Hunter-gatherer tobacco smoking: earliest evidence from the Pacific Northwest Coast of North America

Shannon Tushingham, Dominique Ardura, Jelmer W. Eerkens, Mine Palazoglu, Sevini Shahbaz, Oliver Fiehn

Research output: Contribution to journalArticlepeer-review

29 Scopus citations


Chemical analysis of residue extracted from stone pipes and pipe fragments excavated at sites in the southern Pacific Northwest Coast of North America demonstrate that hunter-gatherers smoked the psychostimulant tobacco (Nicotiana sp.) by at least AD 860. Non-farming ethno-historic Native Americans throughout the west gathered and sometimes cultivated tobacco for ritual and religious purposes, but until now the antiquity of the practice on this part of the continent was unknown. Method validation includes chemical characterization of a suite of smoke plants and experimental reproduction of "smoked" pipe chemistry; results indicate biomarkers are traceable for several species commonly smoked by ethnographic native peoples, including tobacco (nicotine, cotinine), tree tobacco (anabasine), and kinnikinnick (arbutin). Developed methods-where residue is extracted directly from the stone or clay matrix of whole and fragmentary archaeological pipes-may be applied in similar studies investigating the spread and use of ritual smoke plants in the ancient Americas and elsewhere.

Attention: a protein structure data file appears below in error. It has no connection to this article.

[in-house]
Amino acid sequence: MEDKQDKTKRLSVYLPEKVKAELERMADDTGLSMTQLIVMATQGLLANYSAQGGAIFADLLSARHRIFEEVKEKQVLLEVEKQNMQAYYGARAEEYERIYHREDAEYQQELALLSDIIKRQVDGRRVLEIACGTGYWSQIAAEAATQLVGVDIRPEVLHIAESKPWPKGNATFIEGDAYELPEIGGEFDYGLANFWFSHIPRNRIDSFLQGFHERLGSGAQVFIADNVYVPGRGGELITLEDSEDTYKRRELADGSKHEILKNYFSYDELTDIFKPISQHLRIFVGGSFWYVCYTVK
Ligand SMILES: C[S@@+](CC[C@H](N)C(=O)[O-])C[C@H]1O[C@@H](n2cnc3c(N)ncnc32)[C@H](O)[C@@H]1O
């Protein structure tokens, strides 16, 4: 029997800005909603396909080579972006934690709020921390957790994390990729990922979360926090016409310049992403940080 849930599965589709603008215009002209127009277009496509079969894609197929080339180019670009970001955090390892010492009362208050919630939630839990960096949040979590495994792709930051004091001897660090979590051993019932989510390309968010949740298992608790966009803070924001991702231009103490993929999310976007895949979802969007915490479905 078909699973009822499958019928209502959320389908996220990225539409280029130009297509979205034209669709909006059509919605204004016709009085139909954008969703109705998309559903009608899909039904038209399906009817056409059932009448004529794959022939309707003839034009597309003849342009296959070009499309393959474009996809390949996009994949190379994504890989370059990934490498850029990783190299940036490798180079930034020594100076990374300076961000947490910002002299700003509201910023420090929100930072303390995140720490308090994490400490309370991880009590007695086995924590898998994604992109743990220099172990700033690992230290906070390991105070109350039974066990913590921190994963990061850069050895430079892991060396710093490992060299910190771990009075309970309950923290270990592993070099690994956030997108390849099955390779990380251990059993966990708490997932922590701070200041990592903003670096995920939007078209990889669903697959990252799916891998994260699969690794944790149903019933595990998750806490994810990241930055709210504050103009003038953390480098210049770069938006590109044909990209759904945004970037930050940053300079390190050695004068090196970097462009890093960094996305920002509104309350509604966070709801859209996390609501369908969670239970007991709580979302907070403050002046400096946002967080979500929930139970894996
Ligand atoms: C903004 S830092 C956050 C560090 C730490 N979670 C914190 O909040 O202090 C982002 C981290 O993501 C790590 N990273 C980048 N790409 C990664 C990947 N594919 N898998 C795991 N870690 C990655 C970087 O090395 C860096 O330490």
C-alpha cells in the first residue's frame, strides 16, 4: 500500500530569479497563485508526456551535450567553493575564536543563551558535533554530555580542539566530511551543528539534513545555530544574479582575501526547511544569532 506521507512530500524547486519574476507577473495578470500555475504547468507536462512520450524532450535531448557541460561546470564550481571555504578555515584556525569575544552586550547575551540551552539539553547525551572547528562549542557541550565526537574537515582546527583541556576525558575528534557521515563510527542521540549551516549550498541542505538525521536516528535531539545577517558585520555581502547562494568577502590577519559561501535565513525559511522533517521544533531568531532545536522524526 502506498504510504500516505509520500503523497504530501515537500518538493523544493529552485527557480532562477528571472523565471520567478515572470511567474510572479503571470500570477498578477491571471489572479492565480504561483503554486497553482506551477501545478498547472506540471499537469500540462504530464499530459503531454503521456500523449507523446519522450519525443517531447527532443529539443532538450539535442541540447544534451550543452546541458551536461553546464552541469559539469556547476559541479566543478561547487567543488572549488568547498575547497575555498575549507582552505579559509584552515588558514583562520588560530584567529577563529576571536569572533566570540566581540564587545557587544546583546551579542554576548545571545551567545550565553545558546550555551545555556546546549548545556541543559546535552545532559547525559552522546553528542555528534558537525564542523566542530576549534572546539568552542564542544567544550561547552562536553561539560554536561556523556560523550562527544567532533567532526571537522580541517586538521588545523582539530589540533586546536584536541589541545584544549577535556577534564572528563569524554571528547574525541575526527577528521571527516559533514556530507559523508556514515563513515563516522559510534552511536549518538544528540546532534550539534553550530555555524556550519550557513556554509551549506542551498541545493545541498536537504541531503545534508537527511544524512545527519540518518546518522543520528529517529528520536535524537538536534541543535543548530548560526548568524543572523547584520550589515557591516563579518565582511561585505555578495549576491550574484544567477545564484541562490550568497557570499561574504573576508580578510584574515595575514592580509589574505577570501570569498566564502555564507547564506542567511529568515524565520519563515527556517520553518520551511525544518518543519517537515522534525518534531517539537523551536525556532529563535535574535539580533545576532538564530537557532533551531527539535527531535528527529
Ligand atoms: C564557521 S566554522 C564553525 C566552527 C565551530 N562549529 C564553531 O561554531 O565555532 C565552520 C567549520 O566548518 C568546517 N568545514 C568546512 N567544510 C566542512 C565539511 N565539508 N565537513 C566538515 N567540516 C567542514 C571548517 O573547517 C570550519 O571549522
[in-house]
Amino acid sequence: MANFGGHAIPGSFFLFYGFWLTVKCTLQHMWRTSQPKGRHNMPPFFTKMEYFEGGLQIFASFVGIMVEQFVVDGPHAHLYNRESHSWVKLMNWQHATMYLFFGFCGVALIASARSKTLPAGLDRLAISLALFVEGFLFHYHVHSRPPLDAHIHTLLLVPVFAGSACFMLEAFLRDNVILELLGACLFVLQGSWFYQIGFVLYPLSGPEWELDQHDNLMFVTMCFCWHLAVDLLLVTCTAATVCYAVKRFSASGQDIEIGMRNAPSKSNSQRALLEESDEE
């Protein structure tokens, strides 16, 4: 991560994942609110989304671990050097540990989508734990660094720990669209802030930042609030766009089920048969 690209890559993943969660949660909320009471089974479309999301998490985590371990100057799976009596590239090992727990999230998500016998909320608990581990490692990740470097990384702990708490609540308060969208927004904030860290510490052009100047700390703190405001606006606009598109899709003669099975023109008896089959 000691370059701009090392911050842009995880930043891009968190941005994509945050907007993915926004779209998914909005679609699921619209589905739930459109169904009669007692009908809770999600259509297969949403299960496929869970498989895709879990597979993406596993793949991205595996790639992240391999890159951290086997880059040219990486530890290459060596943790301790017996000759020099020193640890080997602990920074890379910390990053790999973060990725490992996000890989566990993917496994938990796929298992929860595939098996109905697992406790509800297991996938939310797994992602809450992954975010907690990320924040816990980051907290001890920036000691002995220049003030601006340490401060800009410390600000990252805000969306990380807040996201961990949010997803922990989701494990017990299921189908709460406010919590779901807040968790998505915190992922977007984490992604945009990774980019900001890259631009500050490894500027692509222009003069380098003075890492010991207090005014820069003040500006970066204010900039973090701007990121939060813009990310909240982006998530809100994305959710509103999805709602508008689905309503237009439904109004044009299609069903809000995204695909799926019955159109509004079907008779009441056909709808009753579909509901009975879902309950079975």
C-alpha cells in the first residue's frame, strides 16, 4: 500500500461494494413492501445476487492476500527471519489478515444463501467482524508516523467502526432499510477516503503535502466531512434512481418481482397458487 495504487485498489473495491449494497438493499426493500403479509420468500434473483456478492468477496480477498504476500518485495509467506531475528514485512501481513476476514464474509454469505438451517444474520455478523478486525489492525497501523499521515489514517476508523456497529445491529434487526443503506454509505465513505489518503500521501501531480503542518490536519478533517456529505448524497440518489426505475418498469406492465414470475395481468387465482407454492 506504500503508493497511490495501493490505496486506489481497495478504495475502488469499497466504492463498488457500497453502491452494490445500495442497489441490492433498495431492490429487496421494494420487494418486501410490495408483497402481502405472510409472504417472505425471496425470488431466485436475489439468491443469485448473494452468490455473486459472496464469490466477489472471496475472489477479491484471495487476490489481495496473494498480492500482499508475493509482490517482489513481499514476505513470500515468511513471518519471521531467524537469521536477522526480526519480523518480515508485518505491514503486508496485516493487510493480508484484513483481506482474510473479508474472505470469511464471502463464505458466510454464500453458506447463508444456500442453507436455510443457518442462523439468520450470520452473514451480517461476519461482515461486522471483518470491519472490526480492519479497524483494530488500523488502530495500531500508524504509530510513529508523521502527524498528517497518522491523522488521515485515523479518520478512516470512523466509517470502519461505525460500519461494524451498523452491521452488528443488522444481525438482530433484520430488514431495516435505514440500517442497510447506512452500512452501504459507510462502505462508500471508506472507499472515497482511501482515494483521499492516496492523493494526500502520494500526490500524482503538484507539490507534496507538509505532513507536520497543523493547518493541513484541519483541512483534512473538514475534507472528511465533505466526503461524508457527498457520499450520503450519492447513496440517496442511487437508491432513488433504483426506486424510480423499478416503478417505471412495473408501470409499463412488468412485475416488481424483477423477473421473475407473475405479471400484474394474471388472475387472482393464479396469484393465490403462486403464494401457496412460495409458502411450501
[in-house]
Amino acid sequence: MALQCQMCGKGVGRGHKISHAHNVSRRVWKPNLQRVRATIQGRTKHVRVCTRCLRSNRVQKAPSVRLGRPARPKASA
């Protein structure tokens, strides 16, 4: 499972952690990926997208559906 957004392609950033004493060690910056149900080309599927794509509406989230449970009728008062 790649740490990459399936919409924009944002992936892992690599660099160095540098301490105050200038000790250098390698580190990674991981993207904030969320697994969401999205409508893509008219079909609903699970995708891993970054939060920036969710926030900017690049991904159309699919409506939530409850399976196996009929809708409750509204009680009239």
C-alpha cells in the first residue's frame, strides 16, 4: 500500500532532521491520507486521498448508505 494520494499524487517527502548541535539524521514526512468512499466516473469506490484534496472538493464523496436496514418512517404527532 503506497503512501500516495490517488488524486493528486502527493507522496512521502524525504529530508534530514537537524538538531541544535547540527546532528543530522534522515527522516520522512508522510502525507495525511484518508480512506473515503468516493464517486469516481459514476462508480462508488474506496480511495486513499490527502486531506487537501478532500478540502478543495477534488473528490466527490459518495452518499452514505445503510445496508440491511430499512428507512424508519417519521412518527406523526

Original languageEnglish (US)
JournalJournal of Archaeological Science
StateAccepted/In press - 2012


  • California
  • GC-MS
  • Hunter-gatherers
  • Pacific Northwest Coast
  • Plant management
  • Residue analysis
  • Tobacco

ASJC Scopus subject areas

  • Archaeology
  • History


Dive into the research topics of 'Hunter-gatherer tobacco smoking: earliest evidence from the Pacific Northwest Coast of North America'. Together they form a unique fingerprint.

Cite this